In our introduction article on the NVIDIA Jetson Nano, we covered what was inside the developer kit, as well as some key specifications of the Single Board Computer. With such an impressive hardware, the Jetson Nano also has heavy responsibilities. In the second part of the series, we are going to run a few tests and demos to understand just how capable the NVIDIA Jetson Nano is.
If you take a closer look at the Jetson Nano, you will realise that its GPU is based on the Maxwell architecture. This architecture is not particularly new. In fact, it was first introduced in 2014 with some consumer graphics card. The second-generation Maxwell architecture is also the basis for the GeForce GTX 980 graphics card. However, please don’t be confused that the Jetson Nano has the same performance as the GTX 980. The Jetson Nano comes with 128 CUDA Cores, while the GTX 980 has 16 times more at 2048 CUDA Cores.
A quick Introduction to Artificial Neural Networks
AI computations come in two parts for Machine Learning (Neural Networks specifically), training and inference.
The compute heavy portion comes during training, where a “Trained Model” is built by multiple iterations of learning. Artificial Neural Networks is developed based on how a human brain works, and when learning/training takes place, the neural network literally learns and gets better at coming to conclusion. Even though they may not be 100% perfect, just like a human brain, it can reach a certain level of accuracy. Such trained models can then be transferred and “installed” to inference engines, where conclusions can be made directly.
The NVIDIA Jetson Nano is designed and engineered to take the trained model and quickly come out with conclusions with inference. Therefore, it does not need too much compute performance, nor does it “learn”. The heavy lifting work for training of new neural network models have already been done elsewhere. The only difference the NVIDIA Jetson Nano brings to the table is its support for CUDA (Compute Unified Device Architecture). CUDA is a parallel programming framework by NVIDIA, which makes use of the GPU for parallel computation. Since most basic CPU can only have limited capabilities when it comes to parallel computing, GPUs can do it very well. NVIDIA has capitalized on this aspect of their GPUs and developed an AI industry for themselves.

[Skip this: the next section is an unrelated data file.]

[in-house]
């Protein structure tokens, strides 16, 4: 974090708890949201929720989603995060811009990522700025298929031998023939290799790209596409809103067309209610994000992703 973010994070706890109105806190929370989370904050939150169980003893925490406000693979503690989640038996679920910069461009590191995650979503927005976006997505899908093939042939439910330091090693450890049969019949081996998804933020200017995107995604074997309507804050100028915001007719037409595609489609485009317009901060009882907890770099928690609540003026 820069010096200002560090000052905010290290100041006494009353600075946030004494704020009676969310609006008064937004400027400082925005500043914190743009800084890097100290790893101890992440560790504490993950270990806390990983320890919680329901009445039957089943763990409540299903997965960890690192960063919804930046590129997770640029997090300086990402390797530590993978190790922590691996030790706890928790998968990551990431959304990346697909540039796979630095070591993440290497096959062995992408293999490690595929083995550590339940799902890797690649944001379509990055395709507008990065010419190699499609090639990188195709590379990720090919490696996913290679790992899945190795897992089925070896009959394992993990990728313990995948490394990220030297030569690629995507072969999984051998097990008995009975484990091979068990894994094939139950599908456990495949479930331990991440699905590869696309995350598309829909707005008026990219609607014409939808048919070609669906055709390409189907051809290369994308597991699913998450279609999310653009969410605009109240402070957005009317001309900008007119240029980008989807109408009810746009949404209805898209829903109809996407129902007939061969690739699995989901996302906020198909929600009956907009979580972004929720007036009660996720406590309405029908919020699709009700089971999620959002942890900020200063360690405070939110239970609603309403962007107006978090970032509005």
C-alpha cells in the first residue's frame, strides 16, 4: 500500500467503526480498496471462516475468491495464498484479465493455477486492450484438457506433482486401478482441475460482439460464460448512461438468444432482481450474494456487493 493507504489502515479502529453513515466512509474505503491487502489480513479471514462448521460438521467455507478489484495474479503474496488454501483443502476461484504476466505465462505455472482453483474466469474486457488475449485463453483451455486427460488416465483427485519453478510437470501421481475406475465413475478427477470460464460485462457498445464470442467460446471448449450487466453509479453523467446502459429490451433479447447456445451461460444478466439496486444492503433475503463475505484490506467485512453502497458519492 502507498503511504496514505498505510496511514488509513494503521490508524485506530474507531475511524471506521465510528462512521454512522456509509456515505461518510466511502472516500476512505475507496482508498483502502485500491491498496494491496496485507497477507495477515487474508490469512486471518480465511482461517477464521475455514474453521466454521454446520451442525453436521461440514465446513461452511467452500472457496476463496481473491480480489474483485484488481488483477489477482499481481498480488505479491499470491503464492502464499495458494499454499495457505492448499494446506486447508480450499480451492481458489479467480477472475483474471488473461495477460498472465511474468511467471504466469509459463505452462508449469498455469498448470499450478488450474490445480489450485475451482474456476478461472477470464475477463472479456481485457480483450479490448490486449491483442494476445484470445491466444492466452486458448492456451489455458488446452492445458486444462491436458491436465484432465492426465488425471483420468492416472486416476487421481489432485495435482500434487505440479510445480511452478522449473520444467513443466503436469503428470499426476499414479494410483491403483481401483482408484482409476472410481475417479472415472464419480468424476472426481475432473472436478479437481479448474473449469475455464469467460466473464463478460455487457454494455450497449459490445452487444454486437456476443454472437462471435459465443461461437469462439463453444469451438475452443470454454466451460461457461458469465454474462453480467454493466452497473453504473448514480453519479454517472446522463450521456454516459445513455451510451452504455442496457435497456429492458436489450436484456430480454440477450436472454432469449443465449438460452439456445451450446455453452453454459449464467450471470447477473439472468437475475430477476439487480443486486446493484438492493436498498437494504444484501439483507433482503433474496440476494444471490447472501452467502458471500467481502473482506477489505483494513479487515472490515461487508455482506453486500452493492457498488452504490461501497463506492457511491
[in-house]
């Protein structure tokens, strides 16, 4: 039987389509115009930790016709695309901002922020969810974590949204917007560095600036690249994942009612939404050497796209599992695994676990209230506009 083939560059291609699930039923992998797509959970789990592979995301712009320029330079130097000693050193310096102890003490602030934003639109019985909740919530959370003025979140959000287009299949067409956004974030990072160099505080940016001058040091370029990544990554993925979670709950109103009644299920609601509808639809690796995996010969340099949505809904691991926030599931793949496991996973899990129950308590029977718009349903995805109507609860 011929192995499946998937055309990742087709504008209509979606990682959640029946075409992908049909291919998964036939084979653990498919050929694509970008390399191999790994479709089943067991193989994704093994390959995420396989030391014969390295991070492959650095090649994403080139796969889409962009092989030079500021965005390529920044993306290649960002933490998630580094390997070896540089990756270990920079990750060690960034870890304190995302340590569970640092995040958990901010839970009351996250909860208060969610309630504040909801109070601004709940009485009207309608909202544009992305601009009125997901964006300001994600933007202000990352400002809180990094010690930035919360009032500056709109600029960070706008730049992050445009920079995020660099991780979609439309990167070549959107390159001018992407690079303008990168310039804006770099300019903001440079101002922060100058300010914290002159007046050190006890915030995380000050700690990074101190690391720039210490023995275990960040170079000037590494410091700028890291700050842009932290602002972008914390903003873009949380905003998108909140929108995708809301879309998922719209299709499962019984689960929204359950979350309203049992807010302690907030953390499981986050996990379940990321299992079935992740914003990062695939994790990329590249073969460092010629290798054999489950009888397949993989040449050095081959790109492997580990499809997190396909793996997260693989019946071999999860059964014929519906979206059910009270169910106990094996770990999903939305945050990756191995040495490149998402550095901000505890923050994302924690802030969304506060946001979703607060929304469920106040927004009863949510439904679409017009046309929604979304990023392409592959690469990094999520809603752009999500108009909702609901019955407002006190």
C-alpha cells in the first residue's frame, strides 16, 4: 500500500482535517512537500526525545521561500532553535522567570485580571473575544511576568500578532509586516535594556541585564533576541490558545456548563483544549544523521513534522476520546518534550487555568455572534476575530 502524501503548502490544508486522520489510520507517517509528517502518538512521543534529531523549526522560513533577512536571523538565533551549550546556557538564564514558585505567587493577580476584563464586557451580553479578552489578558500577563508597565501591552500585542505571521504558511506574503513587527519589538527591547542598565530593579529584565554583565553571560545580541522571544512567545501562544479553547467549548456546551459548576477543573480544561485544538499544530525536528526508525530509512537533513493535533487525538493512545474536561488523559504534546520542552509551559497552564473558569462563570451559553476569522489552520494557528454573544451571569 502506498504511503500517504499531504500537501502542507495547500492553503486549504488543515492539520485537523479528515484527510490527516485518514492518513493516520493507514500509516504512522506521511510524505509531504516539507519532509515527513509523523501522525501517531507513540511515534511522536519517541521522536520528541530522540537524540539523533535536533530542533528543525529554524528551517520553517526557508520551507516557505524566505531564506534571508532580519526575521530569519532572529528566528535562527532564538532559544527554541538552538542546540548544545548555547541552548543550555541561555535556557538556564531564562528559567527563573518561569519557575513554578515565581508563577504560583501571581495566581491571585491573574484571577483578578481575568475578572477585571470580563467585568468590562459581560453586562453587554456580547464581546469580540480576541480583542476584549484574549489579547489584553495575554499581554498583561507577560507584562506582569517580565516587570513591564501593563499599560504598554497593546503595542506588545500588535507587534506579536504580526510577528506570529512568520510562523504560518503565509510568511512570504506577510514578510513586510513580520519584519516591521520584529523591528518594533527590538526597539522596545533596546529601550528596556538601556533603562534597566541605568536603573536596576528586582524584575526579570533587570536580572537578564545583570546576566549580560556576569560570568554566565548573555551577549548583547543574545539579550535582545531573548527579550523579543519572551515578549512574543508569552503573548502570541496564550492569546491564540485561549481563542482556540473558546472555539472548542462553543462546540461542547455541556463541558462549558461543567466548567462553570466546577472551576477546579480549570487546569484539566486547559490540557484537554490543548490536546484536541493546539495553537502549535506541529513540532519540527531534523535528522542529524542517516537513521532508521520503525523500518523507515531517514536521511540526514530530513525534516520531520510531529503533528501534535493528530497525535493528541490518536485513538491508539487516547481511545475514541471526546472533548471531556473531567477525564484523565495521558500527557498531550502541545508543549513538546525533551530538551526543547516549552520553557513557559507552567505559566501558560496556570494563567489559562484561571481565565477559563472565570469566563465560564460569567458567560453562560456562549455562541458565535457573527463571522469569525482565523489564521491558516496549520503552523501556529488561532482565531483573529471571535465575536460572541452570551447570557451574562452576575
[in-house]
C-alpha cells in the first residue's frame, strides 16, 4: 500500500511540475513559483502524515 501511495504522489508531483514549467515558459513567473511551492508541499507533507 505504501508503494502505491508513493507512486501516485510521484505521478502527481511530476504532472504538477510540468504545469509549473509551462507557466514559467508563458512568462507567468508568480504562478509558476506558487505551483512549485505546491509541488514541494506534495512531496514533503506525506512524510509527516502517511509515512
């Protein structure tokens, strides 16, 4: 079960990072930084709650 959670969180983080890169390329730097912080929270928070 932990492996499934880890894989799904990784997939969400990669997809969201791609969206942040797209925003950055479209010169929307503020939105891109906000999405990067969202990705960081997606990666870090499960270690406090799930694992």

In fact, most AI and Machine Learning frameworks available right now will support CUDA for accelerated training and inference. Moreover, since GeForce graphics card are made for consumers, they can even be quite available for mass users. The Jetson Nano will therefore, excel when it comes to Inference on trained models, because it has a CUDA-supported GPU to hugely accelerate such a process. In other Single Board Computers out in the market, such as the Raspberry Pi, they simply aren’t made for such compute scenarios.
With CUDA, NVIDIA has also opened up the Jetson Nano with a rather large support for AI software libraries and Software Development Kits (SDK). This is also why the Jetson Nano supports the most popular deep learning frameworks, such as Tensor Flow, PyTorch, MxNet, Keras and Caffe.
NVIDIA DeepStream SDK Demo
In the NVIDIA DeepStream SDK demo, the Jetson Nano showed us the true capabilities of what GPU can do when processing live videos and images. NVIDIA DeepStream SDK is a set of software and tools for developers who wants to do video analytics applications at a larger scale. In the example, with the demo, we saw that the Jetson Nano was able to process eight concurrent video streams with ease. These 8 video streams are all at 1080p resolutions at 30FPS. Incredibly, we saw that there was no drop in framerates when using neural network inference techniques on each of these video streams with the Jetson Nano. The Jetson Nano was able to draw binding boxes on the various objects within all the 8 video feeds at once. Definitely impressive!
Even with constant processing on the video streams, there was almost no drop in frame rates on the videos at all. This shows how well the Jetson Nano was able to handle such workloads with the DeepStream SDK.
There has been efforts in the industry to bring AI compute capabilities to Single Board Computers. Specifically, Intel has developed a Neural Compute Stick for the Raspberry Pi for it to run neural network inferences with some form of acceleration. However, we saw that such a solution resulted in rather poor results, probably also due to the low bandwidth of the USB 2.0 interface that it utilizes. Even though it does bring some form of acceleration to the Raspberry Pi, we still think that such a solution seems rather lacking, as the Raspberry Pi is not purpose built to be used in such a manner in the first place.
On the other hand, the COREL Dev Board was also recently introduced in the market. It utilizes an Application Specific Integrated Circuit (ASIC) for neural network processing. However, being an ASIC also means that it would not be compatible with many models. As such, even though there are times where the Coral dev board works better than the Jetson Nano, most of the other times it couldn’t run at all.
Going through the applications and performance of the NVIDIA Jetson Nano, we can clearly see where this product stand in the market. In fact, being considerably inexpensive, the Jetson Nano could open up many possibilities to developers who are exploring the deployment of edge AI computing.
In our next article, we will take a look at how we can take advantage of the NVIDIA Jetson Nano to develop some useful AI Applications.